Leading A Winning Sales Team
Hiring talented sales representatives is not enough. While a few will be natural “quotabusters,” most will need to be nurtured and developed in order to reach business goals. To lead a winning sales team, you need to know three things: know your people, know how to coach, and know yourself.
Know Your People
Understand what drives your people as individuals. In all likelihood, each of them is motivated by something different. PSP studies show that success in sales is not always about money. What other buttons do you push? Some of your sales reps will respond to challenge, while others will require support and nurturing. Some seek recognition and status; others want to solve problems or make deals. Know what motivates each of your people.
To manage effectively, understand the patterns in each sales representative’s skills and behavior, so that you can predict and shape performance. Some of your sales reps will be more creative, with greater flexibility in their thinking. Some may be strong persuaders/closers, while others earn sales by their relationship skills or need-satisfaction knowledge. Some thrive on people contact; others need alone time. Understanding the differences among your people and recognizing their strengths and weaknesses will enable you to put them in the best role vis-à-vis your customers.
Know How to Coach
Coaching a successful sales force involves leadership, management and teaching skills. As a leader, set a direction for your people. There is no substitute for clearly articulated goals and objectives. You are responsible for establishing a to reach objectives and for aligning your people to the strategy. Once you have accomplished this, it is important to keep your people inspired. Your optimism and cheerleading” help people cope with change and with obstacles.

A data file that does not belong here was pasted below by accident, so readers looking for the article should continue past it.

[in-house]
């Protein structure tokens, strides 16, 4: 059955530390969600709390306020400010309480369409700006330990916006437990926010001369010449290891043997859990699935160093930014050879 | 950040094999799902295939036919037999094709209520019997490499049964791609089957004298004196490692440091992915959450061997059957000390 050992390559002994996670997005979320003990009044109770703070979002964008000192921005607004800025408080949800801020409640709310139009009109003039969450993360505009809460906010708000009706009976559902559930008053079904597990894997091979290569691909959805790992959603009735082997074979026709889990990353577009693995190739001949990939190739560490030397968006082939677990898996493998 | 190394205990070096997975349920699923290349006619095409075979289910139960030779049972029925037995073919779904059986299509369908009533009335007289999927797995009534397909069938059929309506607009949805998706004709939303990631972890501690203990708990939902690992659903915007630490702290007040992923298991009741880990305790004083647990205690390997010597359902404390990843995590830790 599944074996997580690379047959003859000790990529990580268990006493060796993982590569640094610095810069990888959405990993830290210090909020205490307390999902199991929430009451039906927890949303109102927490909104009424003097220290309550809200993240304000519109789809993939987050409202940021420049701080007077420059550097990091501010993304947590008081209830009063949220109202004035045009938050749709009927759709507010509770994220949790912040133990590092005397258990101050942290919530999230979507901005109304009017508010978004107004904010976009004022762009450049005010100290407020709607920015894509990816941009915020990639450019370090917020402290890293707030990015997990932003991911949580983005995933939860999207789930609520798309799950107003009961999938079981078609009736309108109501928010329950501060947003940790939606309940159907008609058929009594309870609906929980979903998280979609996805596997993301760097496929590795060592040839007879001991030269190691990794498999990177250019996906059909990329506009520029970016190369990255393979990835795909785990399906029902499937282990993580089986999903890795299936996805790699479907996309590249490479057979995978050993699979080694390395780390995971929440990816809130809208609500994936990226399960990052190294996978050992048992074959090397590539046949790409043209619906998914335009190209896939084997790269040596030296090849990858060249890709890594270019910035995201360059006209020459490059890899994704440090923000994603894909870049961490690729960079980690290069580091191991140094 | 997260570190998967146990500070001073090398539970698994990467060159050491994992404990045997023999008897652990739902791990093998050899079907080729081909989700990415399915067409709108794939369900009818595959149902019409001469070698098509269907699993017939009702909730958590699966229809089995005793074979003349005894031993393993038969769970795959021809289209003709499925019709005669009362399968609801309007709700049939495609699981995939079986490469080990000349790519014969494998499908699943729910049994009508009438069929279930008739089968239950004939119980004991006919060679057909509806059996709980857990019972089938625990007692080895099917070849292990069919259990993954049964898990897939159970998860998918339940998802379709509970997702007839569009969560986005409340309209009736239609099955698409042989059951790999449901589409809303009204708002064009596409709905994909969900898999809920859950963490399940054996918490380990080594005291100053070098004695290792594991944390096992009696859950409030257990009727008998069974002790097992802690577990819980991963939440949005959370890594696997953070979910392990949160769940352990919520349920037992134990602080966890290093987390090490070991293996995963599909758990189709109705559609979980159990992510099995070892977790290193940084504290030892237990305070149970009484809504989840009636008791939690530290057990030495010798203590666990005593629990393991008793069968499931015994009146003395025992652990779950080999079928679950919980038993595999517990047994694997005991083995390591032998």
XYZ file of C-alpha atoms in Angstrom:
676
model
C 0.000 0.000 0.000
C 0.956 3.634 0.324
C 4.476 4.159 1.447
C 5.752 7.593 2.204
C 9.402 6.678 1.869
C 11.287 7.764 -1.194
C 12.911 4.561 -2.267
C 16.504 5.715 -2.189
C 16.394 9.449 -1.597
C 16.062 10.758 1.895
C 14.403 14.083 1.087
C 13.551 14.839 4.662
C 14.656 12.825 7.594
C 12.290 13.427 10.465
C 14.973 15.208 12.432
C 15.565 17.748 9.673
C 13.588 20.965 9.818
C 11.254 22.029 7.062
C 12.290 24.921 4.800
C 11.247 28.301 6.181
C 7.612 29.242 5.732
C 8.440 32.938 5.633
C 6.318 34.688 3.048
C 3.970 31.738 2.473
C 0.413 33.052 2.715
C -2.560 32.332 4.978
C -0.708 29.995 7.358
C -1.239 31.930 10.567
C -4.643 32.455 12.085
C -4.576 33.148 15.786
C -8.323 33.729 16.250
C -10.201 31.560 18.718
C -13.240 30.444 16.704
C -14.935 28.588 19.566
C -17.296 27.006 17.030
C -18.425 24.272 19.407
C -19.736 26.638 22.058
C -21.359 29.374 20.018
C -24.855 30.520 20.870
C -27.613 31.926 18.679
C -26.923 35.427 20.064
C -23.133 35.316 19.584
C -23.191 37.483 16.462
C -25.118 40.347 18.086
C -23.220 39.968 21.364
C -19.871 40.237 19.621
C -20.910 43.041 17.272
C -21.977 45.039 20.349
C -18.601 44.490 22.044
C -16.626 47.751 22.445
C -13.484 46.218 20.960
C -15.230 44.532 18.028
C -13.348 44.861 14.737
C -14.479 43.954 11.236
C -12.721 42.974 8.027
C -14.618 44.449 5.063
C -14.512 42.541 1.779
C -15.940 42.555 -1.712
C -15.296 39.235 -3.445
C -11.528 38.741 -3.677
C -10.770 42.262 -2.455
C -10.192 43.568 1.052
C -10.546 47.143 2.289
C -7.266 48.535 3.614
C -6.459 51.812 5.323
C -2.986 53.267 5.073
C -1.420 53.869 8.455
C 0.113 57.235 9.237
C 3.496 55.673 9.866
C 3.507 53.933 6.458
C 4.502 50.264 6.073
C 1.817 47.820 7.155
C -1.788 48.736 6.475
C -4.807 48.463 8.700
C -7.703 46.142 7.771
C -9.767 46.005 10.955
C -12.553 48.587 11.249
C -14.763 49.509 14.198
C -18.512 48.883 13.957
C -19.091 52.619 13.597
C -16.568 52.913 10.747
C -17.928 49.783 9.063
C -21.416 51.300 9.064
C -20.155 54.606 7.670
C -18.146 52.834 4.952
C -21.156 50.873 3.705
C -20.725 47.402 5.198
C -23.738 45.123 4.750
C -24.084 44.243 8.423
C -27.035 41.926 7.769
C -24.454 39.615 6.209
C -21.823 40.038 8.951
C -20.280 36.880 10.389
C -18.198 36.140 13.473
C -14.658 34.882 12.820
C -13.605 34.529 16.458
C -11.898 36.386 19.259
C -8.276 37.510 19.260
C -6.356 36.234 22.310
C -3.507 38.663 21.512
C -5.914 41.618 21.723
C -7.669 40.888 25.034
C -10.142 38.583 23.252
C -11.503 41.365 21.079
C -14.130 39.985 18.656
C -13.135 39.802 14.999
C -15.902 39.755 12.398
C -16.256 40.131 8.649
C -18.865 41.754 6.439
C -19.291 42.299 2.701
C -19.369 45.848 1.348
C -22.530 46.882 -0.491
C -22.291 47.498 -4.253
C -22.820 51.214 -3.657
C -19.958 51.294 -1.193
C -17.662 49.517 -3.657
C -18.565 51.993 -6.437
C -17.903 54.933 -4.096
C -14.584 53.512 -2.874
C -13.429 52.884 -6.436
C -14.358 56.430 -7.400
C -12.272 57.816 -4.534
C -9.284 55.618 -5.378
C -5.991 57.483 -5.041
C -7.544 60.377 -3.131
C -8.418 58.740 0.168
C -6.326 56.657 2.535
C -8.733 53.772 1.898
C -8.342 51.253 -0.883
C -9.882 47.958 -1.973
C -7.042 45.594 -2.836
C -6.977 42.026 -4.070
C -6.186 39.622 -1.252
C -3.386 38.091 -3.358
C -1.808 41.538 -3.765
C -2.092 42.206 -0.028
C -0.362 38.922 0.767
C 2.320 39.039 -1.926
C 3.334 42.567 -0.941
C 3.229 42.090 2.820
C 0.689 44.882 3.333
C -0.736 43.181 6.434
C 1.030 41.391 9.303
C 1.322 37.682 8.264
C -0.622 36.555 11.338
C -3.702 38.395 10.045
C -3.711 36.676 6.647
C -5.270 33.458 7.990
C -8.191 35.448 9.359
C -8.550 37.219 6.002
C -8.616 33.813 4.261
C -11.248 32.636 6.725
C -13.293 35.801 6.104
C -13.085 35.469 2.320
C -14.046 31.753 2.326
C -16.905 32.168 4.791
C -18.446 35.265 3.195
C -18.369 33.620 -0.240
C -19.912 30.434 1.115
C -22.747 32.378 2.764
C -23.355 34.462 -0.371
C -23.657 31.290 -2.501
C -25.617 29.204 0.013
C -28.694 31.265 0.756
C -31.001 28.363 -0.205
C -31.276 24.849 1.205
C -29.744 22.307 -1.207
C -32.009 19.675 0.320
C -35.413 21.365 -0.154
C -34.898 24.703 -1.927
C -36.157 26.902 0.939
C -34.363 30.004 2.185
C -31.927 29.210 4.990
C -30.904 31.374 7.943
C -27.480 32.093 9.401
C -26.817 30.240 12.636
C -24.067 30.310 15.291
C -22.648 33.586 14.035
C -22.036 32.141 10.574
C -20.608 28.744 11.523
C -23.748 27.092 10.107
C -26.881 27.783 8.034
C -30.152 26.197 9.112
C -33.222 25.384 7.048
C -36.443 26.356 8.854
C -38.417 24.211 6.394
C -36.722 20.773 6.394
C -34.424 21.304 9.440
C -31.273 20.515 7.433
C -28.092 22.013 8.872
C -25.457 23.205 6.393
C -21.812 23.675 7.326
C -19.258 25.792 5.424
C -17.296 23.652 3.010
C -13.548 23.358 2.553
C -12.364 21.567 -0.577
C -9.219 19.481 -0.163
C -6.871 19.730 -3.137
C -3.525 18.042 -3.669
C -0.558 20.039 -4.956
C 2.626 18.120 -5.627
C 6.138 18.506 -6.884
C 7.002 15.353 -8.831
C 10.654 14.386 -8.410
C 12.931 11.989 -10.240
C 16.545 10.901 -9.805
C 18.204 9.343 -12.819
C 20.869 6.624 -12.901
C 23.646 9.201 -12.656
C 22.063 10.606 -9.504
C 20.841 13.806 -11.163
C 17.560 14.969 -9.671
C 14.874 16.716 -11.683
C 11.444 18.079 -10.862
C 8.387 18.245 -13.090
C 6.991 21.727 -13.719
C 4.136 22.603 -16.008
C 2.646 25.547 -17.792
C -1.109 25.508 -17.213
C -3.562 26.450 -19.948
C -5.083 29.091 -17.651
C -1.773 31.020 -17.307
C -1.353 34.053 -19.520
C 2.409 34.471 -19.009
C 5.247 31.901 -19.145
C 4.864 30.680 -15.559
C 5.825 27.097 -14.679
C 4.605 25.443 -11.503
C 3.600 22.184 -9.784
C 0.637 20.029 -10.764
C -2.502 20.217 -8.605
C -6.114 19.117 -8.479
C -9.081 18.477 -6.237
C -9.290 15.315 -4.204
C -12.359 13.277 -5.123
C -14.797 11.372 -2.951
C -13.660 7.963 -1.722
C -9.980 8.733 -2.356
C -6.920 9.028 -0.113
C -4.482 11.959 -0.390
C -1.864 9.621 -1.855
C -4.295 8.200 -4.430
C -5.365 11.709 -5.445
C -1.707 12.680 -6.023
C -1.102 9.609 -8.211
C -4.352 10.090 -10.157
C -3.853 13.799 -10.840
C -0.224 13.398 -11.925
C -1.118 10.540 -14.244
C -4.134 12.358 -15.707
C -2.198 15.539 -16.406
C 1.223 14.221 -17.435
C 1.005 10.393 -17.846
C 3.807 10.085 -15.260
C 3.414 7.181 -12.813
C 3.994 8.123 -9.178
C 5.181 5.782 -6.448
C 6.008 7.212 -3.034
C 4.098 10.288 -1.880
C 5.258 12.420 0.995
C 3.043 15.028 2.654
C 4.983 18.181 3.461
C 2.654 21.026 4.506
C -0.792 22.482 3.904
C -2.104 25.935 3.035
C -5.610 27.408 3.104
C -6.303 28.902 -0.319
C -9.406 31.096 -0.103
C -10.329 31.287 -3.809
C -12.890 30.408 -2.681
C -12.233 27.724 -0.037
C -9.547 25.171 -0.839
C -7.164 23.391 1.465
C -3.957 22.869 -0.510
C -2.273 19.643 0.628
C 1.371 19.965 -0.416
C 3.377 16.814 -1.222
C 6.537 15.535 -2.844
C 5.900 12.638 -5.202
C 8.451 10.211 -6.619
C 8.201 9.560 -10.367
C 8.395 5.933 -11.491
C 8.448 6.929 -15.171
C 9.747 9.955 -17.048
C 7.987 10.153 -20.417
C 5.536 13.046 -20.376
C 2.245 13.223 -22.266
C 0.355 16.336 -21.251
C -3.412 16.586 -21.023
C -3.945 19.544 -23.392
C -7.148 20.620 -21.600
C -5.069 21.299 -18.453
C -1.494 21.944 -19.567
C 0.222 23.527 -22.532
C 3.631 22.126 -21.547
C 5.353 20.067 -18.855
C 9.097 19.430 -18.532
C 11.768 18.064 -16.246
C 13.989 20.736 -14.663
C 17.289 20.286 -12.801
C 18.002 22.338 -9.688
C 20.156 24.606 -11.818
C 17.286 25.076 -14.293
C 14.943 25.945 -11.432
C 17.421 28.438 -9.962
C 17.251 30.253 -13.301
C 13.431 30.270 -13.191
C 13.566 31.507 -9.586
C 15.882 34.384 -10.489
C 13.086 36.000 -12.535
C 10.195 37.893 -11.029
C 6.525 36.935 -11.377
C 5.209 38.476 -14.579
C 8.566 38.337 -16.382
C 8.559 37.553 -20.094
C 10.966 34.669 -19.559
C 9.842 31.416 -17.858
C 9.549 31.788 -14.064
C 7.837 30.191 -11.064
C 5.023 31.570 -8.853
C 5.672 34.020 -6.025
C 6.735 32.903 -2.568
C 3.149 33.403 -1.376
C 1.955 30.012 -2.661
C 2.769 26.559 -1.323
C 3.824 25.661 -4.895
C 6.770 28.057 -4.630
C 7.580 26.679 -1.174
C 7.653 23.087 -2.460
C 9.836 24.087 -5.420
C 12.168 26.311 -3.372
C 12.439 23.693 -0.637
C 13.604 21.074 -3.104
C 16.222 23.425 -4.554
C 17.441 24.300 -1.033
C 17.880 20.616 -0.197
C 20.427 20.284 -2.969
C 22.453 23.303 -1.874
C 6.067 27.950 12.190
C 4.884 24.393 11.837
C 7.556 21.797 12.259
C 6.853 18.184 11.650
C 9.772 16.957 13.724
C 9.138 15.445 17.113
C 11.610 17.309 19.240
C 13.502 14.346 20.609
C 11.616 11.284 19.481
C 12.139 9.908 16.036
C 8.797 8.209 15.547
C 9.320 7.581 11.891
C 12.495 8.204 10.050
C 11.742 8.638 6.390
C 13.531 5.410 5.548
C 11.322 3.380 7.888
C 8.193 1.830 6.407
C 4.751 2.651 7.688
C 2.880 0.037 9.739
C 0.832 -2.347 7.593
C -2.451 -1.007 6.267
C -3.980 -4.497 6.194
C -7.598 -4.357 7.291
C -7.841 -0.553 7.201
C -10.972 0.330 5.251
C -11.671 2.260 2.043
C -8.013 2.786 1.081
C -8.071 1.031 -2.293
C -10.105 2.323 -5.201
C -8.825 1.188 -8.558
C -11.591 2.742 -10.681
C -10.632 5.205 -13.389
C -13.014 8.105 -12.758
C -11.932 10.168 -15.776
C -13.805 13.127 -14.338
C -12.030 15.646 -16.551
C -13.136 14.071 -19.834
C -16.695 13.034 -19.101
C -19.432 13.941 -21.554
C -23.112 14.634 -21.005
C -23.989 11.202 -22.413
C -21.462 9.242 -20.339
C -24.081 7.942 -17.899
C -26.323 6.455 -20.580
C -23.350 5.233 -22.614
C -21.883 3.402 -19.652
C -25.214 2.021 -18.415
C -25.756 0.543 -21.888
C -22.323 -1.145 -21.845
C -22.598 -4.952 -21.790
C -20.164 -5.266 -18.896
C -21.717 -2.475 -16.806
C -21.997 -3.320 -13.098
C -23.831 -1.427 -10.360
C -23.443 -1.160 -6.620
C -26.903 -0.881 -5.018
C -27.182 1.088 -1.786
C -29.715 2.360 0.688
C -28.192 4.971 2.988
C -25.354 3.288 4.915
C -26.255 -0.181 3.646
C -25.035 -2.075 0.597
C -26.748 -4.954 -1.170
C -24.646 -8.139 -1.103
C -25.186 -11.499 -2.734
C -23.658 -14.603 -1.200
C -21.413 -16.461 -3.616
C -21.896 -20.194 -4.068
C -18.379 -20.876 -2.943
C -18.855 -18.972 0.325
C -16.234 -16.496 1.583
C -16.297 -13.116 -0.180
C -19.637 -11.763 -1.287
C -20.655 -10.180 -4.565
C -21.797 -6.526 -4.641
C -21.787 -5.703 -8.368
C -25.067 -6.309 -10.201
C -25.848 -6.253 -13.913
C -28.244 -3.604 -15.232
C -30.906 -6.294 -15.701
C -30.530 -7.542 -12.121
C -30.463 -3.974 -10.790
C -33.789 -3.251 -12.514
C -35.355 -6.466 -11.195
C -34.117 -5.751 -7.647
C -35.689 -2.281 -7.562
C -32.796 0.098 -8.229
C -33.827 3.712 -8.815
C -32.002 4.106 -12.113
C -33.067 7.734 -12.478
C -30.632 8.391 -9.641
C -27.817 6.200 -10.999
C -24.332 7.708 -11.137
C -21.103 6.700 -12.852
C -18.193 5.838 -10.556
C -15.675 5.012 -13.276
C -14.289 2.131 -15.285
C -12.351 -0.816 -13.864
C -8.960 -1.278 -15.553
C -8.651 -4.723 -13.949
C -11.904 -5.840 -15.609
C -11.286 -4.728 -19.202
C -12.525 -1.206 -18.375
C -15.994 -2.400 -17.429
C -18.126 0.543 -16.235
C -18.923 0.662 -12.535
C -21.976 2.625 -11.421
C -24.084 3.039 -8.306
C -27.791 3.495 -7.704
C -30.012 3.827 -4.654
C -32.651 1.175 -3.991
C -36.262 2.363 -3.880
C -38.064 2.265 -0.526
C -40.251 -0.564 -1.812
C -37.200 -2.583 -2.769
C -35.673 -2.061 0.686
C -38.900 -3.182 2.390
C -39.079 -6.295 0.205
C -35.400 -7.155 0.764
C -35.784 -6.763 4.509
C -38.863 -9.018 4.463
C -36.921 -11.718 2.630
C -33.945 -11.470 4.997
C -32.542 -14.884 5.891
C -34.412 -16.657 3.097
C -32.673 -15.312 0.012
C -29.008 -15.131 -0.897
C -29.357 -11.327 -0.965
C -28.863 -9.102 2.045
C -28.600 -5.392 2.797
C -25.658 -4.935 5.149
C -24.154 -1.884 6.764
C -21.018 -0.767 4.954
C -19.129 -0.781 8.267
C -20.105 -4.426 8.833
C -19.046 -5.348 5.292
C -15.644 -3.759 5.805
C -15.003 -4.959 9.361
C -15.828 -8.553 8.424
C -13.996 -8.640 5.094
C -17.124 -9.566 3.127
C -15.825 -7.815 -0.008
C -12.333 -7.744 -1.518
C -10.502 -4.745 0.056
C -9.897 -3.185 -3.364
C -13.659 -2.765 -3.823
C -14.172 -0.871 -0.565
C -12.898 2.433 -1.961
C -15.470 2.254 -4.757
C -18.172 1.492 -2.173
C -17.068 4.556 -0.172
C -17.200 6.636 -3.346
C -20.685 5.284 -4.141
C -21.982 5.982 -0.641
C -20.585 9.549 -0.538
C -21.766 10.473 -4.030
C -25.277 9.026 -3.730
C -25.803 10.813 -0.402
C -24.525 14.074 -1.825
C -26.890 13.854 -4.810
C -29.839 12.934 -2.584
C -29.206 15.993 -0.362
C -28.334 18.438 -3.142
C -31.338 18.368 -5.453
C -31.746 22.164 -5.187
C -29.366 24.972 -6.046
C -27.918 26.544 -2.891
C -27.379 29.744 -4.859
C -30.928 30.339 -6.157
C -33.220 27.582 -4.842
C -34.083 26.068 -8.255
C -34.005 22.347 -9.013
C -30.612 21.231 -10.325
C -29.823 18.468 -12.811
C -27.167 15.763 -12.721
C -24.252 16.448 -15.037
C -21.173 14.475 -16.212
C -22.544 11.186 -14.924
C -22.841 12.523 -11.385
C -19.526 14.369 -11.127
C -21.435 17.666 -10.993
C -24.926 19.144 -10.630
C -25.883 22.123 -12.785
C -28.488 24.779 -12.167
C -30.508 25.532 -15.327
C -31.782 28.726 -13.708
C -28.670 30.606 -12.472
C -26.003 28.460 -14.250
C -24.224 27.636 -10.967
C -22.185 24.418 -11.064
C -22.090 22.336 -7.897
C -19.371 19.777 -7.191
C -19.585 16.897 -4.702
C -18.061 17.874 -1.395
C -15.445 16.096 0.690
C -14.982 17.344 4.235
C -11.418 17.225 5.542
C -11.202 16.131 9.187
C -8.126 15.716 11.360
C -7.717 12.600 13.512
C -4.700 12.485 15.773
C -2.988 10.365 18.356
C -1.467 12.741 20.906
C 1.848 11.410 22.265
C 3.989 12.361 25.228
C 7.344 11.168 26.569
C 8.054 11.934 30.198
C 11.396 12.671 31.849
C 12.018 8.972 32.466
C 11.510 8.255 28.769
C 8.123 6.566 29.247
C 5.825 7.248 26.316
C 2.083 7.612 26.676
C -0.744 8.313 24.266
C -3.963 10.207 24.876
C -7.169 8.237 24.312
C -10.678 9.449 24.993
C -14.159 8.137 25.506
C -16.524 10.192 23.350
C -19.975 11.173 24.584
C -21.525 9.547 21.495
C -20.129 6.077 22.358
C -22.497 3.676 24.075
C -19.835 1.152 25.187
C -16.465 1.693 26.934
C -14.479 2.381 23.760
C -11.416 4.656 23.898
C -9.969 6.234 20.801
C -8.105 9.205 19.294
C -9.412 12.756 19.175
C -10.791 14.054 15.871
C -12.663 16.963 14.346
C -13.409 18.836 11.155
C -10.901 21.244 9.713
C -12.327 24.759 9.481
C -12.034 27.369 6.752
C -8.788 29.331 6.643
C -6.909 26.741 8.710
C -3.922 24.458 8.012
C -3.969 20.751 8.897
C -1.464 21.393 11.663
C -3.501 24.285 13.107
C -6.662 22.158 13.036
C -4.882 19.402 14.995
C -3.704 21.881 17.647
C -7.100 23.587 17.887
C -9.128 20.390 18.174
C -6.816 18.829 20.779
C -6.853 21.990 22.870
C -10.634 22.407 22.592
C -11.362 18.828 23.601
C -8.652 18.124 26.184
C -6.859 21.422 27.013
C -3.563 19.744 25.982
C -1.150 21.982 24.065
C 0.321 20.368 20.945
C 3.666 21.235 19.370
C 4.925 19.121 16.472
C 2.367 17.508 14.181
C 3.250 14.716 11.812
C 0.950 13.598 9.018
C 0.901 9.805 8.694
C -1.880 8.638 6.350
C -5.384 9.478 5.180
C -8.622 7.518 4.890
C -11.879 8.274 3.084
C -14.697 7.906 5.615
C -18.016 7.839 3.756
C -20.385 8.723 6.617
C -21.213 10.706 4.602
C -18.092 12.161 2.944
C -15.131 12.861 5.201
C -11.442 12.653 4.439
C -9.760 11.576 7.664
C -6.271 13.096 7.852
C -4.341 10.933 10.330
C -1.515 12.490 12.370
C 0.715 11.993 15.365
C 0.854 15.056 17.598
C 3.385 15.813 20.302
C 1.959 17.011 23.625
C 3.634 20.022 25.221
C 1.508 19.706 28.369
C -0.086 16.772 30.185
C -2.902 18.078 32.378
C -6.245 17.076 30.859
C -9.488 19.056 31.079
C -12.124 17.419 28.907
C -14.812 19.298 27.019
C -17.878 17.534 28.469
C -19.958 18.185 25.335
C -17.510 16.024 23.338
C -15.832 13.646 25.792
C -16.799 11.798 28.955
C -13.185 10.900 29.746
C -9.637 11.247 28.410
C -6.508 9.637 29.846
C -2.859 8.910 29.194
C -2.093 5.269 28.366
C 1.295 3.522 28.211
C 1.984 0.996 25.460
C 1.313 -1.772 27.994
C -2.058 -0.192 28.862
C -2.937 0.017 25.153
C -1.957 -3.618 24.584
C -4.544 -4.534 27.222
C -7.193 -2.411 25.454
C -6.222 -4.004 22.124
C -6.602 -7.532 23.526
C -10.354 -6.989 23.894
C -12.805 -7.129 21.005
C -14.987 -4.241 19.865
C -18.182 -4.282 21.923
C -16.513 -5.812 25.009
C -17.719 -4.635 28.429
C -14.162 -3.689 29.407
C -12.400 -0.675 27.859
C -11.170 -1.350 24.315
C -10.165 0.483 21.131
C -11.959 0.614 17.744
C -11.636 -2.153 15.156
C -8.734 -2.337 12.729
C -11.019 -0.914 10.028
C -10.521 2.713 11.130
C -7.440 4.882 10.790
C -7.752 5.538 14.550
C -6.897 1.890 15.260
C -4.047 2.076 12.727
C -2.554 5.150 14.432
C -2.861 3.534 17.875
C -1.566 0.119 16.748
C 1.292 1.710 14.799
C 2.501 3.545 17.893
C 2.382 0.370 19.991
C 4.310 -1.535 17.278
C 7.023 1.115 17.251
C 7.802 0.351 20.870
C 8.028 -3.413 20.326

Coaching also involves managing your sales representatives. This is harder than it sounds; sales reps by nature are independent. Managing them, first of all, requires providing the resources needed to get the job done. These can include sales training, sales tools, budget, and staff support. Then monitor their progress and provide them with regular feedback on performance, ideally during “field visits.”
Finally, coaching involves a great deal of teaching on your part. As you do this, check your own ego needs in order to help your sales reps grow and achieve success. A good teaching coach knows how to clarify and resolve problems and understands the importance of involving sales reps in this process.
As a sales manager, know your own strengths and weaknesses and the ways in which they impact your sales representatives. Your sales reps are, in a sense, your customers. To be successful with this new customer base,” take full advantage of your own strengths and minimize your weaknesses. Show your people that you are a continuous learner, willing to work hard at the right things in order to be successful.
This does not mean you should try to replicate yourself. Your sales reps are not mini-versions of you. Rather, knowing yourself helps you to understand individual differences in others and how these differences affect prospecting, selling, closing, and follow-up. Leading a sales team of individuals is no easy task, but individualization is the secret to helping sales representatives achieve success.